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We are pleased to announce Neal C. Lutterman, former deputy city attorney for the City of Stockton, has joined our firm.

Neal’s return to private practice focuses on municipal law and defending physicians, hospitals, medical groups and allied healthcare providers in professional liability matters, both strong areas of expertise for Wilke Fleury.

Neal was the supervisor of the Litigation Division in Stockton and a member of the municipal bankruptcy project management team.  He served as the primary advisory attorney to a number of key city departments, including the police, fire and administrative services, the latter of which oversaw the finance, budget, accounting, information technology and revenue divisions, as well as the police department’s code enforcement division.

Prior to his tenure in Stockton, Lutterman was a shareholder in the litigation firm of Riggio Mordaunt Kelly & Lutterman.  For nearly 15 years there, Lutterman represented physicians, surgeons, hospitals and medical groups in professional negligence actions.  Additionally, he successfully represented physician clients before the Medical Board of California and in proceedings before hospital credentialing committees.


Arbitration can proceed in accordance with a provision in an employment application even though the arbitration policy incorporated into that application does not apply.

Employers frequently require employees to agree to arbitrate employment-related disputes as a condition of employment, or of continued employment.  The California Arbitration Act (CAA) supplies default procedures for arbitration.  Arbitration can proceed in accordance with other procedures, but only if employers can demonstrate that their employees agreed to them.

In Cruise v. Kroger Co., 233 Cal.App.4th 390 (2015), an employee sued her employer in state court following her termination, and the employer moved to compel arbitration.  The employee initialed an arbitration provision in the employment application when she applied for employment.  That provision incorporated the employer’s arbitration policy, which was found in the employee handbook.  The trial court denied the employer’s motion to compel arbitration, and the court of appeals reversed.  The court of appeals determined that the provision in the employment application sufficiently expressed an agreement to arbitrate employment disputes.  But, arbitration would proceed pursuant to the rules of the CAA, not the procedures in the arbitration policy, because the employer failed to establish that the employee agreed to be governed by those procedures.  The arbitration policy was undated, unsigned, not attached to the employment application and was not given to the employee at the time she applied for employment.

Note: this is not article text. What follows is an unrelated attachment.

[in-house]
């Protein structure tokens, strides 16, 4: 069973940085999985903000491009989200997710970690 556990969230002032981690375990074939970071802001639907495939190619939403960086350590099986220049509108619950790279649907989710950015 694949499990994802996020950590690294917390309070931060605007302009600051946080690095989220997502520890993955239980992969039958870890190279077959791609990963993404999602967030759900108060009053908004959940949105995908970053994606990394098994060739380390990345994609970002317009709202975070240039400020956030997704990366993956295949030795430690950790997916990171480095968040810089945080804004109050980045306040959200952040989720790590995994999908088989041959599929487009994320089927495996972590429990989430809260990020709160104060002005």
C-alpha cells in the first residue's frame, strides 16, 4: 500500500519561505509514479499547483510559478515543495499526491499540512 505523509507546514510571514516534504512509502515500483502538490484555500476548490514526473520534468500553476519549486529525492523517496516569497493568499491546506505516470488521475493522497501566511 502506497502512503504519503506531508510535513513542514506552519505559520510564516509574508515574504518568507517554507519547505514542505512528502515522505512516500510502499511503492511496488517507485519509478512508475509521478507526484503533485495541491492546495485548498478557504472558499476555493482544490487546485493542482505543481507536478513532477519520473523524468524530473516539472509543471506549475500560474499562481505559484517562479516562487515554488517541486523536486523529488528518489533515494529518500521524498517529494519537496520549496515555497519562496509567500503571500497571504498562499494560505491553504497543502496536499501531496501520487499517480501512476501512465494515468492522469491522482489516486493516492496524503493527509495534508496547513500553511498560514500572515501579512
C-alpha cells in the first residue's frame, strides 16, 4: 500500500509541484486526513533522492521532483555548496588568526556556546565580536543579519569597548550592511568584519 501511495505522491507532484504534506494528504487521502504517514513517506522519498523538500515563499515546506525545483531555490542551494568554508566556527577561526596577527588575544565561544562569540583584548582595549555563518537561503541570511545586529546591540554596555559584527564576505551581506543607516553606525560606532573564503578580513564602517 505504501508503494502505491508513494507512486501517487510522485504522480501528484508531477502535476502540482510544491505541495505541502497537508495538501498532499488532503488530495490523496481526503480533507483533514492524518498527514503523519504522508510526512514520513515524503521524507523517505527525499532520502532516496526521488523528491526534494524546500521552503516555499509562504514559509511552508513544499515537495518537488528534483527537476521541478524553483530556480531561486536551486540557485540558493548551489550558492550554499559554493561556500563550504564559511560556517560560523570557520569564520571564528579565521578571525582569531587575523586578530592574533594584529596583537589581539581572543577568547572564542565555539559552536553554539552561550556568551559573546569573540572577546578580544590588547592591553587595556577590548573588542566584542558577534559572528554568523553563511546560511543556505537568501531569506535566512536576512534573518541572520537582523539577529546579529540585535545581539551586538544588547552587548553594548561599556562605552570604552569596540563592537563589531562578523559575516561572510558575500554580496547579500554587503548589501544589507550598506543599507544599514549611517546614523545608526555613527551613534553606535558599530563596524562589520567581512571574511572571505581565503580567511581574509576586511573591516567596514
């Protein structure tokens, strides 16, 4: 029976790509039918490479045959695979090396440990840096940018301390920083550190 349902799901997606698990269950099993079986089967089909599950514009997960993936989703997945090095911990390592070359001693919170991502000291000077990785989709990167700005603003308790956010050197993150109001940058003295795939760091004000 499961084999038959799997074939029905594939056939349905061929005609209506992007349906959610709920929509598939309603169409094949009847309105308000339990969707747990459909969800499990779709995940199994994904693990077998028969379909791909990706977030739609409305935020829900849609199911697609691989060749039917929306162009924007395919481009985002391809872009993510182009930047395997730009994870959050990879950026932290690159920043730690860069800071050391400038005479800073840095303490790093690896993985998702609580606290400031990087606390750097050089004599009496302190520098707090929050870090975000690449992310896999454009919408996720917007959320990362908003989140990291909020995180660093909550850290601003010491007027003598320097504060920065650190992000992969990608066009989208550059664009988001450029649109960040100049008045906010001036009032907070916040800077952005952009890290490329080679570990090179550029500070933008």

Agreements to arbitrate employment related disputes do not have to be long but they must express an agreement to arbitrate.  They may even be enforced when they are only signed by the employee, for example, when they are part of an employment application on the employer’s company letterhead and the arbitration provision declares the employer’s intent to be bound by it.  Employers who desire procedures for arbitration that diverge from the CAA must ensure that the agreement to proceed by such procedures is clear and lawful, and should require their employees to affirmatively indicate their agreement, such as through their signature on any documents that are part of the agreement to arbitrate.


Certain wage orders allow employees in the health care industry to voluntarily waive one of their two meal periods on shifts longer than 8 hours.  However, they cannot waive their second meal period if their shift is longer than 12 hours.  Gerard v. Orange Coast Memorial Center, 234 Cal.App.4th 285 (2015).